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FHIRPath

FHIRPath is a language, similar to XPath, that allows you to navigate a FHIR® resource to evaluate and extract data from its fields using a straightforward syntax that includes paths, functions, and operations. For example, you could evaluate whether the given name of a Patient contained a value: Patient.name.given.empty(). Or you could extract the value of the Patient resource’s telecom field, but only if offical is the value of its use field: Patient.telecom.where(use = 'official').

In FHIRPath, expressions are collection-based. Each function works on one input collection and each binary operator operates on two input collections, and the values returned by the expression are gathered into an output collection. Some functions and operations place constraints on the size of their input collections.

For complete details about FHIRPath including how to build an expression, see the HL7 FHIRPath specificationOpens in a new window. InterSystems supports a subset of the functions and operations that are defined in the specification.

Workflow

With InterSystems technology, the process of using FHIRPath to evaluate and extract data from a resource is straightforward:

Instantiate FHIRPath object, parse FHIRpath expression, evaluate a resource, and work with collection of results

The following sections provide details about each step in the workflow.

Instantiate HS.FHIRPath.API

The process of using FHIRPath to evaluate and extract data from a resource begins with calling HS.FHIRPath.API.getInstance()Opens in a new window. When you call this method, you must specify the FHIR package that corresponds to a version of FHIR. For example, if the resources you are evaluating conform to FHIR R4, the corresponding package ID is currently hl7.fhir.r4.core@4.0.1. In this case, instantiating HS.FHIRPath.API would look like:

 set fhirPathAPI = ##class(HS.FHIRPath.API).getInstance($lb("hl7.fhir.r4.core@4.0.1"))
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You can obtain the IDs of the currently loaded packages using the Management Portal or ObjectScript:

  • Management Portal — Navigate to Home > Health > MyFHIRNamespace > FHIR Configuration, and select the Package Configuration card. The package ID is obtained by appending the @ symbol and version number to the name of the package. For example, the ID of the following package is hl7.fhir.r4.core@4.0.1:

    name of FHIR package: hl7.fhir.r4.core

  • ObjectScript — To list package IDs programmatically, see Listing Available Packages.

The HS.FHIRPath.API object includes the methods used to parse FHIRPath expressions and evaluate resources. This object is also included as a property on the HS.FHIRMeta.API object under the FHIRPathAPI property.

Parse the FHIRPath Expression

Once you have instantiated the HS.FHIRPath.API object, you are ready to parse the FHIRPath expression. The method that parses the expression, HS.FHIRPath.API.parse()Opens in a new window, returns a tree structure that is used by the methods that evaluate a resource. For example, assuming you have an object named fhirPathAPI instantiated as shown in the previous section:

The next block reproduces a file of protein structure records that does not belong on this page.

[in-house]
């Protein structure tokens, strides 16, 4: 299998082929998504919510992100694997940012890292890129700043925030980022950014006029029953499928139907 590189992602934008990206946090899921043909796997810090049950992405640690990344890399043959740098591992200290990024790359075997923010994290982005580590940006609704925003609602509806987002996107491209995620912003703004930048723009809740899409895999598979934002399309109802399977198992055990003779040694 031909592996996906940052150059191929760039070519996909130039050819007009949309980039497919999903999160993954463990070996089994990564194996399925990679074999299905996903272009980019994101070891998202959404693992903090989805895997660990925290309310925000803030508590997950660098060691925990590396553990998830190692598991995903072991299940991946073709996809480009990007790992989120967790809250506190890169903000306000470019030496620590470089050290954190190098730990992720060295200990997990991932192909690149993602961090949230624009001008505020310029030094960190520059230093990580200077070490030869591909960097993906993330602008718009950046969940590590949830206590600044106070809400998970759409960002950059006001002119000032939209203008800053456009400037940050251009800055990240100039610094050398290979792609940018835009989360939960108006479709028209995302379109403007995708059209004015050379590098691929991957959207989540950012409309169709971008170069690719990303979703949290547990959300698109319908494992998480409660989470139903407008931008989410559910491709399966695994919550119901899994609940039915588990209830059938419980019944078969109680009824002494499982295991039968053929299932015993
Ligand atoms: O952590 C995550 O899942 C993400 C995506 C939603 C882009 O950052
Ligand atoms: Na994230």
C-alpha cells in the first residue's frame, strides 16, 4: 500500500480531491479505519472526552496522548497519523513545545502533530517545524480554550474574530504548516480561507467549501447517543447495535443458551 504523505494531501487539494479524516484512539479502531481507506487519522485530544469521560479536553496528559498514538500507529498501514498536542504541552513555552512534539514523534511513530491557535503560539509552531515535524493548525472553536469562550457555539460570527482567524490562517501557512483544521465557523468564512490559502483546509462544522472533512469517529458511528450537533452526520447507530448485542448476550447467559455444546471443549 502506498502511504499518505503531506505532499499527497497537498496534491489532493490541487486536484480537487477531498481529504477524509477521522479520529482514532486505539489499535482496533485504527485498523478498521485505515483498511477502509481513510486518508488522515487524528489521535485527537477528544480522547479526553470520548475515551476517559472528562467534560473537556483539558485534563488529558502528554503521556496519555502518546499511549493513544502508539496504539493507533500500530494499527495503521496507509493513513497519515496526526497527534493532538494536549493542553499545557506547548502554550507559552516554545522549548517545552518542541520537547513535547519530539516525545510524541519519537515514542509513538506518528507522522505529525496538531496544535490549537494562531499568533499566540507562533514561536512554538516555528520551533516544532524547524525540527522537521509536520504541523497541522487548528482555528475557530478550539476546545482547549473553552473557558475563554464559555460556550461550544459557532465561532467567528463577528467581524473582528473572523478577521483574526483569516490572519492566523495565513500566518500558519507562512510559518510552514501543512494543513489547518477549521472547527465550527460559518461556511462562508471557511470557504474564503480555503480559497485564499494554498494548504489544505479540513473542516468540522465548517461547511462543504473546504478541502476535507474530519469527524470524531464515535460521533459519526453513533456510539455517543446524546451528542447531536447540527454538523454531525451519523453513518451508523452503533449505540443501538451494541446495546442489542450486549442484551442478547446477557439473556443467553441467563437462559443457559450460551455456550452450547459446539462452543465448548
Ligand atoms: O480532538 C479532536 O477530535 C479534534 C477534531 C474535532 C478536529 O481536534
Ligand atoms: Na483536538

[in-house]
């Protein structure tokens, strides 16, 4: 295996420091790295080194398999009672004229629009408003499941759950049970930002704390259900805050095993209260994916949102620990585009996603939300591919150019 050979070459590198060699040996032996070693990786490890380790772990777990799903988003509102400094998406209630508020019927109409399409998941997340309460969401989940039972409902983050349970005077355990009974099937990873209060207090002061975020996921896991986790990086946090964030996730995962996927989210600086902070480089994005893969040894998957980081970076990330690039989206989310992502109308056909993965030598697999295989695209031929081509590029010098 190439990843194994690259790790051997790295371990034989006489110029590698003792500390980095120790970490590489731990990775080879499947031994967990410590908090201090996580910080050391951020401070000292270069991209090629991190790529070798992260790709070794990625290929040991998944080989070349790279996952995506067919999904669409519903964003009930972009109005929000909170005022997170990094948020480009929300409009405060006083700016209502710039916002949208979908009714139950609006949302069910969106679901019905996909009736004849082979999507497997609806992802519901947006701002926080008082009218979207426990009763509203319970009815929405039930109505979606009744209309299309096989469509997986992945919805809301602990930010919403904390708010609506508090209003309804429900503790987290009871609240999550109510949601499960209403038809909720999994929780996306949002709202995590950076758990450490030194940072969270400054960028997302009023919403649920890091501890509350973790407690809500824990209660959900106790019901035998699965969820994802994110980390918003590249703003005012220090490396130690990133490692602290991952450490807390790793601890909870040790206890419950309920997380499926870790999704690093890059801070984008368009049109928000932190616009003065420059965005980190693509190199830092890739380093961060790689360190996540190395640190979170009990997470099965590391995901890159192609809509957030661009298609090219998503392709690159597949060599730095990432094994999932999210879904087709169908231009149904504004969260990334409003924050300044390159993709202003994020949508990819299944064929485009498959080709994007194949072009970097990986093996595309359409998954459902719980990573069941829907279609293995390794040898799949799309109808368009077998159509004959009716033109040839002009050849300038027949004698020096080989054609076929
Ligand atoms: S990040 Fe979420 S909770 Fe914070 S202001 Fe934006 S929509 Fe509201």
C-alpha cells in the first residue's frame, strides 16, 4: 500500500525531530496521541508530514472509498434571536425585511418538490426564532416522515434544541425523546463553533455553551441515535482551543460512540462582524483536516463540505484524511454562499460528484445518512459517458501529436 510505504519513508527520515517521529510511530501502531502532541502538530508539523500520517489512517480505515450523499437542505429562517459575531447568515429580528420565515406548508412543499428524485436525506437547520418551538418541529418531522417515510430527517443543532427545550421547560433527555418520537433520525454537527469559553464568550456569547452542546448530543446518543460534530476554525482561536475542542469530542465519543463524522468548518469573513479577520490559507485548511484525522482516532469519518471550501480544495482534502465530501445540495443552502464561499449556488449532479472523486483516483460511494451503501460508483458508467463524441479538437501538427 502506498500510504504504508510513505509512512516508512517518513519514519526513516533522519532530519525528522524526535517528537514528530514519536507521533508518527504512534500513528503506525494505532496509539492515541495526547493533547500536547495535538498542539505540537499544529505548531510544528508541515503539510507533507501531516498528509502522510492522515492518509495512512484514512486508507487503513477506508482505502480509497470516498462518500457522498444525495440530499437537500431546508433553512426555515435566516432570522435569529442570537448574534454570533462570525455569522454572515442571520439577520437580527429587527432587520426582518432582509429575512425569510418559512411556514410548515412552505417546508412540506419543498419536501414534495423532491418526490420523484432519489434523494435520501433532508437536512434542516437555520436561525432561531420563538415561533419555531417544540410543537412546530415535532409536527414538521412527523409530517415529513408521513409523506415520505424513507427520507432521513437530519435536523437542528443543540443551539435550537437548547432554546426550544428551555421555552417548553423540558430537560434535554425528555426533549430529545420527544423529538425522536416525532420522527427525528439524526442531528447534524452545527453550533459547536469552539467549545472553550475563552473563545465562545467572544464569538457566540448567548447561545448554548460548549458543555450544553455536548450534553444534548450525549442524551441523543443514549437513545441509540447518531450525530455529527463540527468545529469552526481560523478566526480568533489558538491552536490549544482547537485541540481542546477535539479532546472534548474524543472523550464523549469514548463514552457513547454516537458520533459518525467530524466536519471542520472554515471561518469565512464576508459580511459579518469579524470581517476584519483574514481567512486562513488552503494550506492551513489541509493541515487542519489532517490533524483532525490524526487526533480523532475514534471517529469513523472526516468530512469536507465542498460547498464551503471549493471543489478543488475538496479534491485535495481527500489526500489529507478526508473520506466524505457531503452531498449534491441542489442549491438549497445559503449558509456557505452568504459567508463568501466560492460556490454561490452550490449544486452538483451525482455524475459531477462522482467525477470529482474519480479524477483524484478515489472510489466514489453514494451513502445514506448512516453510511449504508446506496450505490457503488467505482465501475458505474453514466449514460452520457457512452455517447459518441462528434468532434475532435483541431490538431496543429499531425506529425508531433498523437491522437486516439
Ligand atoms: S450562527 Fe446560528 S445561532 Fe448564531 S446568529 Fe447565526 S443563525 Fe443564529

set tree = fhirPathAPI.parse("name.given.empty()")
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Evaluate the Resource

Once you have parsed the FHIRPath expression, you can use its tree structure to evaluate or extract data from a resource. Two evaluation methods are available:

In both cases, the resource being evaluated is passed into the method as a dynamic object. The tree that was returned by the parse() method is also passed as an argument. For example:

 set tree = fhirPathAPI.parse("name.given.empty()")
 // myResource is a dynamic object
 do fhirPathAPI.evaluate(myResource, tree, .OUTPUT)
 set DynArray = fhirPathAPI.evaluateToJson(myResource, tree)
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An additional method, HS.FHIRPath.API.evaluateArray()Opens in a new window, can be used to parse the multidimensional array returned by the evalaute() method.

Work with the Results

While working with results in a dynamic array that is produced by evaluateToJson() has its benefits, the multidimensional array produced by evaluate() contains additional information that is not otherwise available. The following provides a guide to the data in the multidimensional array, assuming that your response to evaluate() was returned in a variable named OUTPUT.

Node Description
OUTPUT Number of nodes in the array that contain values.
OUTPUT(n) Value of the nth element of the array.
OUTPUT(n,"t") Data type of the nth element in the array, including identifying FHIR data types.

You can further parse the returned multidimensional array using the evaluateArray() method.

By contrast. when using the evaluateToJson() method to produce a dynamic array, you can determine whether the data type is a string, boolean, number, or object from looking at the values in the array, but you cannot determine the FHIR data type.

Workflow Example: evaluate() Method

This example includes the resource being evaluated, the ObjectScript needed to evaluate the resource, and a look at the multidimensional array produced by the evaluation.

Sample Resource
 set myResource = {
   "resourceType":"Patient",
   "telecom": [
     {
       "system": "phone",
       "value": "(03) 5555 6473",
       "use": "official"
    },
    {
      "system": "phone",
      "value": "(03) 5555 6473",
      "use": "home"
    },
    {
      "system": "email",
      "value": "myName@email.com",
      "use": "official"
     }
   ]
 }
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Extracting Data from the Resource